Hunting in Meigs County

Hunting is the way of life in Meigs County. Deer hunting is the big favorite for the hunters, as well turkeys, coyotes, and rabbits.

For more information regarding hunting in East Tennessee, please go to

License Information

The hunting and fishing licenses go on sale February 18 each year, the beginning of prime fishing, and are valid until the last day of February the following year. Most licenses, except the Lifetime Sportsman License and specialty licenses, such as Wheelchair, Disabled Veteran, SSI (Supplemental Security Income), and Blind Fishing licenses, are available from most county clerks, sporting goods stores, hardware stores, boat docks, online, and from all TWRA offices.

Hunting License Requirements

Who Must Have a Tennessee Hunting License?

Hunting in Meigs CountyIf you hunt game or attempt to hunt game by any method or if you assist someone else to do so, you must have a valid hunting license. There are some exceptions:

  • Residents born before March 1, 1926 (with proof of age and residency).
  • Military personnel on leave carrying leave papers.
  • Landowners, their spouses, and children who hunt on farmland which is owned by said landowners. The aforementioned must be residents of Tennessee but need not reside on the land. This license exemption does not apply if the farmland is owned jointly or in common by unrelated persons.
  • Resident grandchildren (under the age of 16) and resident great-grandchildren (under the age of 16) who hunt on farmland which is owned by their resident grandparents or great-grandparents.
  • Tenants, their spouses, and their dependent children who hunt on farmland owned by an individual or family. The aforementioned must be residents of Tennessee and must actually reside on the land and have the permission of the landowner to hunt. A tenant is a person who, for money, free rent, or other consideration, cares for farmland. The tenancy must be agricultural in nature.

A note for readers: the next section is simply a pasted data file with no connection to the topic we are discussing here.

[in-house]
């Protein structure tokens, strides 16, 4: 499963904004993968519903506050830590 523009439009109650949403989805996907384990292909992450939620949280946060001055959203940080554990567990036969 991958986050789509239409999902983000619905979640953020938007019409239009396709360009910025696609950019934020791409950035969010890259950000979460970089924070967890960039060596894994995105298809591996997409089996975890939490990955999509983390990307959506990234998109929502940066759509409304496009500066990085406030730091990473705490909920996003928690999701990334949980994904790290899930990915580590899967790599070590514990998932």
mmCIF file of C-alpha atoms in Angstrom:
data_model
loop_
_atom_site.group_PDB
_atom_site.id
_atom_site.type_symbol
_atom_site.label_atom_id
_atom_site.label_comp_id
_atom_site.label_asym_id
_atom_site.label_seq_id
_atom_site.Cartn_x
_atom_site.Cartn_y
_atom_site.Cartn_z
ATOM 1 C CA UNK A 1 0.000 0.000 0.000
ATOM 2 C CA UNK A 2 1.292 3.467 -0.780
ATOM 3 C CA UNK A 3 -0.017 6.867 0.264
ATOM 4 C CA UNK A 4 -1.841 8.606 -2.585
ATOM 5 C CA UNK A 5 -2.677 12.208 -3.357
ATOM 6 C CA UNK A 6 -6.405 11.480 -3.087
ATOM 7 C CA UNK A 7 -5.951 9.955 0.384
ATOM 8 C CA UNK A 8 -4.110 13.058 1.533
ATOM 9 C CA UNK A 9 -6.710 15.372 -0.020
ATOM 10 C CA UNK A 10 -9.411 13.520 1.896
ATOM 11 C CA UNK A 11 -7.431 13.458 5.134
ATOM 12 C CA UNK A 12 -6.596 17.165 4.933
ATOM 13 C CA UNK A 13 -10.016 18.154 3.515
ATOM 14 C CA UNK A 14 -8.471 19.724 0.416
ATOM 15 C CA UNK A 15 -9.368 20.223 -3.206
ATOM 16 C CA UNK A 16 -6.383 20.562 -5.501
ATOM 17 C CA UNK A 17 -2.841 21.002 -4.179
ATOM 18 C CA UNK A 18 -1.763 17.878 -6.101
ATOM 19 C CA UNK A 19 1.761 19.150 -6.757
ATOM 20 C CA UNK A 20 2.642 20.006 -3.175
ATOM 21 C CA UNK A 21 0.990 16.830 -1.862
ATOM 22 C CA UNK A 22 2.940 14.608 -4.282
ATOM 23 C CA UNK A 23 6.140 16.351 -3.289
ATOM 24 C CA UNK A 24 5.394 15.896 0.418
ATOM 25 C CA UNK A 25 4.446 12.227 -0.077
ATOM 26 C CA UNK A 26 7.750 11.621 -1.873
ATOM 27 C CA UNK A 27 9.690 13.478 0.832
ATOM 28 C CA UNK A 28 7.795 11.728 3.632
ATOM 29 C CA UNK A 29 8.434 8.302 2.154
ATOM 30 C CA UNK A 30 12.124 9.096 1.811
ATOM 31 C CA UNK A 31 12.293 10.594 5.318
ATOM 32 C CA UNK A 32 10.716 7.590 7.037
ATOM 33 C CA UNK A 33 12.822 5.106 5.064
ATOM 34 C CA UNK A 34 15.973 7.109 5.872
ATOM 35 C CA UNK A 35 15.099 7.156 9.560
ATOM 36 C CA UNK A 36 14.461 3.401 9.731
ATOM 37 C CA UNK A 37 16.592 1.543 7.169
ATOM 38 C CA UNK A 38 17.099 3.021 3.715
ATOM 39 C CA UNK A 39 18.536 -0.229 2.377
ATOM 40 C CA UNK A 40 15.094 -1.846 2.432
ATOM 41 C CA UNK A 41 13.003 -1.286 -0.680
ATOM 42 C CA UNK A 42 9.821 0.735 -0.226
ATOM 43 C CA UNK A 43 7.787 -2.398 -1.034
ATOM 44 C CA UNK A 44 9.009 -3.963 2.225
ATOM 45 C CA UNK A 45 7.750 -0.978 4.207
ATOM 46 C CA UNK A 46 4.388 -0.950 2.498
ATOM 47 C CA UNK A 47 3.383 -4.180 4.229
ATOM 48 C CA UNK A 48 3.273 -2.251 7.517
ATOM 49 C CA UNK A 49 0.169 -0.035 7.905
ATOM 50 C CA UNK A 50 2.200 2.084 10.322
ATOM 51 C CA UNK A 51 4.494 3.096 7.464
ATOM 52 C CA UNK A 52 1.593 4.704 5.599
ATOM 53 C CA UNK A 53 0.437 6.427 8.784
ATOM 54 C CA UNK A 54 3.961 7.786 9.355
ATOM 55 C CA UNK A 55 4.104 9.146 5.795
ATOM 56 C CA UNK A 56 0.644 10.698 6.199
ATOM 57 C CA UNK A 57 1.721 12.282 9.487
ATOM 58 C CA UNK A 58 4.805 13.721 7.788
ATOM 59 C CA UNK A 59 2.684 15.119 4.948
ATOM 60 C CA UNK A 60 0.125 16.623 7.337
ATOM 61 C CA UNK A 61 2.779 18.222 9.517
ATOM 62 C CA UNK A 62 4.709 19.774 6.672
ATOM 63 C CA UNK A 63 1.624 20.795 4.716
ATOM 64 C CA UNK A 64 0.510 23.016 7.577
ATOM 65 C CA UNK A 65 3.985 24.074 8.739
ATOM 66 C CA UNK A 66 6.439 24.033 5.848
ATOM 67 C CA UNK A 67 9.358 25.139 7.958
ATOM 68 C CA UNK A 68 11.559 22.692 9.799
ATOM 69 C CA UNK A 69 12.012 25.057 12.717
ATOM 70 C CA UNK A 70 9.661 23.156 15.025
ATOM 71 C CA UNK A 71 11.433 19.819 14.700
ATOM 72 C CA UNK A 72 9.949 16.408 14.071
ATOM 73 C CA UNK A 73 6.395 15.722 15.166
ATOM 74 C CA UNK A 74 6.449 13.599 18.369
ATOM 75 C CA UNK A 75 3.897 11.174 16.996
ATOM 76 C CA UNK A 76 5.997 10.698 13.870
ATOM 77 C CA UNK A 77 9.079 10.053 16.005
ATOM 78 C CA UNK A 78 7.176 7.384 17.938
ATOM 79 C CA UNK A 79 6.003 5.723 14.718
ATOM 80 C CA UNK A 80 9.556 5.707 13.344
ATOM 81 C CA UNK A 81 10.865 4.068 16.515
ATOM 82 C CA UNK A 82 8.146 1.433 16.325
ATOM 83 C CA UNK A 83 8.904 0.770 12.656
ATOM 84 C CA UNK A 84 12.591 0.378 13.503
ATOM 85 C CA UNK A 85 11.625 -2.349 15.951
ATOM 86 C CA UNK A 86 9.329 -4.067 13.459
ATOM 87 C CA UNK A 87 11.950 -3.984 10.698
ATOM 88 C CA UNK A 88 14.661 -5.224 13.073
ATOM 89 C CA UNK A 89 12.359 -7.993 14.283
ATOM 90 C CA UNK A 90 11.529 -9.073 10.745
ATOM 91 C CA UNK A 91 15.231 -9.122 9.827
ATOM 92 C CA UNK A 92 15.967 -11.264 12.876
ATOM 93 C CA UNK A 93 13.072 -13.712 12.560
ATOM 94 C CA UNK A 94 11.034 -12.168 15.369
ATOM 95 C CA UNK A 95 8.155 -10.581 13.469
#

• First cousins who own farmland jointly or in common may fish and hunt small game on the farmland. Their children may fish and hunt small game as well.
  • Resident and nonresident youths under 13. Hunters ages 10-12 need only a hunter education certificate to hunt. However, youths 6-16 hunting big game on a WMA must have a valid Type 094 or Type 095 permit or quota permit, as applicable.

Resident Hunting License Qualifications

  • Persons who possess a valid Tennessee driver’s license or Tennessee state ID issued by the Department of Safety. Tennessee state law requires drivers to obtain a Tennessee driver’s license within 30 days of residency. Out-of-state drivers license only accepted for Military Personnel and Students meeting the criteria below:
    • Military personnel on active duty in this state and their immediate families, who reside with them, regardless of resident status.
    • Students who are enrolled in a Tennessee school, college, or university for at least six months (must present a student ID card or other proof of enrollment
  • Persons who do not drive or do not possess a valid driver’s license from another state, but who have lived in Tennessee for 90 consecutive days with the genuine intent of making Tennessee their permanent home, may prove residency by presenting to a TWRA license agent any two of the following documents:
    • Current Tennessee voter registration card
    • Current Tennessee vehicle registration or title
    • Form I-94 issued by the US Citizenship & Immigration Service
    • Current rental/mortgage contract or receipt including deed of sale for property or receipt for payment of Tennessee real estate taxes within last year

A Social Security Number is required to purchase a Tennessee hunting or fishing license

 Nonresident Hunting Licenses

Anyone who does not qualify for a resident license must purchase the appropriate non-resident license(s) to hunt in Tennessee. These do not include WMA or special season permits

Read more about seasons and license information.